The Arizona police assumed that Linick's death was suicide. But as with Koch, there seemed to be no reason for Linick to kill himself. Less than four months after the Nature article he would still be basking in the glow of his laboratory's success.

It is Jones' theory that Timothy Linick wrote a program which, when installed on the three laboratories' AMS computers, automatically substituted their Shroud sample dates for computer-generated dates, which when combined and averaged across the three laboratories, returned a date plausibly before 1355.

And that since the AMS computers were never online, according to Arizona's Dr. Jull and Oxford's Prof. Ramsey, Linick had offered his program for money to the KGB to be installed by one of their hackers on Zurich and Oxford's identical AMS computers.

And that the KGB had accepted Linick's offer and used their hacker Karl Koch, who was an expert in hacking the same DEC computers that the three laboratories' AMS computers were.

The Soviet's motive to discredit the Shroud was, according to Jones, that despite over 70 years of official atheism, the Soviet Union still contained many millions of Russian Orthodox and Roman Catholic Christians whose traditions held that the Shroud was authentic.

In 1988 the Soviet Union was on brink of collapse, and it did collapse in November 1989 with the fall of the Berlin Wall. A 1st century radiocarbon date of the Shroud would have been seen by the Soviets as a major threat to its crumbling empire. So the KGB would have eagerly accepted Linick's offer of a guaranteed early 14th century radiocarbon date of the Shroud.

Linick was quoted being against the Shroud in Sox's previously mentioned August 1988 book, which was ready for publication while Oxford's dating was still ongoing. While Sox did not reveal in the book that Arizona's first date was "1350," he later admitted that he knew the date and that he was the leaker of it to the English news media.

The late Professor Harry Gove, a co-inventor of AMS radiocarbon dating and the unofficial leader of the laboratories, concluded that the leaked "1350" date had to have come from someone who was present at Arizona's first dating, as Linick was. But Sox, who lived in London, was not.

Therefore, by Occam's Razor (the simplest explanation which accounts for the evidence, is to be preferred), Linick had breached the agreement that he, along with all others present at Arizona's first dating had signed, not to communicate the results to anyone, by revealing it to Sox.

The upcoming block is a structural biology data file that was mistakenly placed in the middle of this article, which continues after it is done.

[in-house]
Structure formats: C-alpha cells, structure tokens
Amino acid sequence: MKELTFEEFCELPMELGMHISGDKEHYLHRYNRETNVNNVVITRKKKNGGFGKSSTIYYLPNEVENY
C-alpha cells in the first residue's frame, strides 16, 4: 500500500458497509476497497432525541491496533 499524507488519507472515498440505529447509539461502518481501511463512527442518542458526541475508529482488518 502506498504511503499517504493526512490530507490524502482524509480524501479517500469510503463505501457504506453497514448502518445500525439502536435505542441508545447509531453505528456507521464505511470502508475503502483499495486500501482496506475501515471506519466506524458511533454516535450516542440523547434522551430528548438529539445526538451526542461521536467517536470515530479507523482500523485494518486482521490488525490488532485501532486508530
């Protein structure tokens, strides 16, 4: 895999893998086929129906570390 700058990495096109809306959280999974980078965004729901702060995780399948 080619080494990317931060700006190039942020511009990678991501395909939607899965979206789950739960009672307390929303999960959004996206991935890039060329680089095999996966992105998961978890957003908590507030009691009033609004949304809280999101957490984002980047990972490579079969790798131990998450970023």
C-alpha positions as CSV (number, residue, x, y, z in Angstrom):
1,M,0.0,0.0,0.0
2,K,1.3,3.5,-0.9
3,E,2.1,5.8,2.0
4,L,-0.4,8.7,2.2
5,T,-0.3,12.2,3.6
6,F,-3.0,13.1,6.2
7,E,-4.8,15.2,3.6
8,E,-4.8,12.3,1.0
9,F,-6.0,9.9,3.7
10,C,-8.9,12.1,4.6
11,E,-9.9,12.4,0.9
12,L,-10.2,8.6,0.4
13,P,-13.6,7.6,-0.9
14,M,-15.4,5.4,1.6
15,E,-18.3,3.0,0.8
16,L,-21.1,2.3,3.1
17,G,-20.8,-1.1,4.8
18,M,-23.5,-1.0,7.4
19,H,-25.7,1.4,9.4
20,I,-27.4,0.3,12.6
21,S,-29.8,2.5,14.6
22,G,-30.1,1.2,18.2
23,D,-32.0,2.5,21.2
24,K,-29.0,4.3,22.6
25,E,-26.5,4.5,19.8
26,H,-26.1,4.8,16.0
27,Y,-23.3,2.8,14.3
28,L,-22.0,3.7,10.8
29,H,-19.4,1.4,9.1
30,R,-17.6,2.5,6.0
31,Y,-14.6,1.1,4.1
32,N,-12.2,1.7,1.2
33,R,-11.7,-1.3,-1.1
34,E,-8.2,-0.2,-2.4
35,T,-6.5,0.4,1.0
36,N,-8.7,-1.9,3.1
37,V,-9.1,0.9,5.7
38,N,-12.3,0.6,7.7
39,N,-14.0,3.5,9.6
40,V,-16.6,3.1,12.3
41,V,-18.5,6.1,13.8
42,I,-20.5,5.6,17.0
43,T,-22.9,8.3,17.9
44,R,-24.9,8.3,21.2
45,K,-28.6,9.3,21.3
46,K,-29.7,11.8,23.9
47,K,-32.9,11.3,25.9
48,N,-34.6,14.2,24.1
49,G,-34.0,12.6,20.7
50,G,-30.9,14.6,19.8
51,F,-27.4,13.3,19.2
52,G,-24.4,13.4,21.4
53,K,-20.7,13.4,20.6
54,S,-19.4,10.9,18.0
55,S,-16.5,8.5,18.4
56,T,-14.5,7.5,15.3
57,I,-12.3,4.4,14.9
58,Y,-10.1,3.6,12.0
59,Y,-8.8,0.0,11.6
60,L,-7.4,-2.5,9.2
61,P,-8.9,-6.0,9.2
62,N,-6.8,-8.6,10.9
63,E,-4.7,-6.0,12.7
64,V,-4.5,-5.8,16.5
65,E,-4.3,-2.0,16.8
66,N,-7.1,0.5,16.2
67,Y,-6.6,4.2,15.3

Linick's half-brother Anthony had worked with Sox at the American School in London for about 13 years from 1982-1995, which included 1988, so presumably he put Linick in touch with Sox, or vice-versa.

Even if Linick had been asked by his laboratory leaders to explain his communication with Sox, that was ten months earlier, so it cannot explain Linick's presumed suicide.

Linick could have explained that Sox had contacted him through his half-brother Anthony, who worked with Sox, and that he did not tell Sox the result of Arizona's first dating. Linick could have claimed that the "1350" date must have been a lucky guess by Sox, which is was what Sox had originally claimed. Linick had kept his job at Arizona laboratory, so his explanation was evidently accepted.

Linick's leak of Arizona's first "1350" date via Sox, while the dating was still ongoing, helped to create a climate of expectation that the Shroud's date was going to be medieval, so that Linick's `bull's eye' midpoint date of 1325 would be accepted by the laboratories without question.

Under Table 2 of the 1989 Nature article, there is an admission that, "The spread of the measurements for sample 1 is somewhat greater than would be expected from the errors quoted"[12]. That is, across the three laboratories, the control samples all closely agreed with each other, but the Shroud samples unexpectedly varied widely.

But this is impossible if the Shroud's dates were real and not computer-generated. Because at each laboratory the Shroud and control samples were reduced to carbon and then irradiated together on the one 26 mm (1 inch) diameter carousel wheel for a total of ten minutes. So if anything went wrong with the AMS process at a laboratory, its controls and Shroud sample would wrongly agree with each other, and disagree with the control and Shroud samples at the other two laboratories.

Koch, a recovering drug addict, had become a Christian and after the Nature article was published in February 1989, had evidently started talking about his hacking of the Shroud's dating.

In April 1989, a well-known American pro-Shroud author (who wishes to remain anonymous), received a late night phone call from a distraught male with a German accent who confessed to have committed "espionage" against the Shroud.

The caller would not give his name, but he must have been Koch because "espionage" was the very crime that Koch and the other members of the German hacking ring had confessed to.